The leader of Wiltshire Council, Richard Clewer, has been called a “disgrace” and told to “hang his head in shame” during a debate on parking charges for blue badge holders in the county.

The proposal of reinstating free parking for disabled drivers was included in the Liberal Democrats’ budget amendments to the Conservatives' draft council budget.

The amendment was refused at the full council meeting on Tuesday, February 20, with 28 councillors voting for, 53 councillors voting against, and 5 abstaining.

Addressing the chamber before the vote, Liberal Democrat Councillor Gavin Grant called the September 2022 decision to introduce parking charges for blue badge holders a “fundamental mistake.”

He noted that the challenges that blue badge holders face mean that their household costs are “significantly higher” than average.

He said: “Those 30,000 people deserve our support and recognition.

“They deserve to park safely and without charge in our car parks and I urge you to support the amendment.”

Councillor Clewer said: “We’ve had this discussion before, the evidence is still the same.

“80 per cent of blue badges are issued to people because they have developed mobility issues as they age.

“Not because they are facing a degree of poverty, but because they’ve got older.”

He went on to give examples of “reasonable adjustments” such as an hour of free parking or moving parking meters closer to disabled parking spaces.

He added: “The idea of subsidising people because they’ve got old to get free parking doesn’t make sense based on the evidence.”

In response, Labour Councillor Caroline Corbin said: “Councillor Clewer, I hope you hang your head in shame.”

She added: “You are a disgrace. I had to fight to get my disabled badge back, I’ve had cerebral palsy since I was born.”

Independent Councillor Jon Hubbard said: “I don’t think I’ve ever been so angry and so upset in this chamber as I am now.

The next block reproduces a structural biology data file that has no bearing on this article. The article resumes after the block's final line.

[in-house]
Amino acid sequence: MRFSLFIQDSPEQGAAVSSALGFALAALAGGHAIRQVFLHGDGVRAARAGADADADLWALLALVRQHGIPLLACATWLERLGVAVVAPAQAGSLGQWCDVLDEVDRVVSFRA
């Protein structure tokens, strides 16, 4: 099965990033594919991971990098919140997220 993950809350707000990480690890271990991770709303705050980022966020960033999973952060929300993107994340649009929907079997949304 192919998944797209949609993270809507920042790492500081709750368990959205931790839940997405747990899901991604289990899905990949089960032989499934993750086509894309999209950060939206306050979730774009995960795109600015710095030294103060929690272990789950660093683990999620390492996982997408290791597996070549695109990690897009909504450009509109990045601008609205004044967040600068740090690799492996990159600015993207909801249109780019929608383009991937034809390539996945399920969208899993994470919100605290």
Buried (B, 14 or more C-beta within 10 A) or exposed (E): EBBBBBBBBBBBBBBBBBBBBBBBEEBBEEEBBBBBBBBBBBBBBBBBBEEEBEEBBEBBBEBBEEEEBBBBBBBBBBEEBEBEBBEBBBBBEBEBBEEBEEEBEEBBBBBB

“How dare you Councillor Clewer?

“When my mother had her blue parking badge, it wasn’t because she was old or decrepit, it was because she was dying of cancer.

“She wasn’t in her seventies, she was barely into her sixties, that’s not old, that’s disabled and they are different.”

He added: “I think, Richard, you owe an apology to each and every disabled person who lives in the county for the statement that you made, it was truly shocking, I’m disappointed in you.”

Councillor Hubbard also contested Councillor Clewer’s claim that 80 per cent of blue badge holders are issued to people over 70 years old.

He referenced 2020 government data, which indicated that 10.3 per cent of those aged over 60 years old were blue badge holders, as were 3.1 per cent of 50 to 59-year-olds, 2.8 per cent of 40 to 49-year-olds, 1.8 per cent of 30 to 39-year-olds, and 0.8 per cent of 25- to 29-year-olds.

Wiltshire Times: 0.7 per cent of 16 to 19-year-olds were blue badge holders in 2020.0.7 per cent of 16 to 19-year-olds were blue badge holders in 2020. (Image: GOV.UK)

Independent Councillor Matthew Dean said: “I would be in favour of this if I’d been approached, if there was some evidence for it, if I really thought it was going to make a difference to a group of people in our community who, of course, we all agree are disadvantaged.

“But I’m not sure the case for any of those things has been made today and I think we risk making judgments based on emotion, and I don’t think that is a good way to proceed.”

The Lib Dems suggested that the sum needed for this amendment could be found in the business plan priority reserve, which is the money set aside to “help fund activities over and above what is included in the base budget.”

According to Councillor Clewer, a large amount of this reserve is set aside for enforcement activity across the county.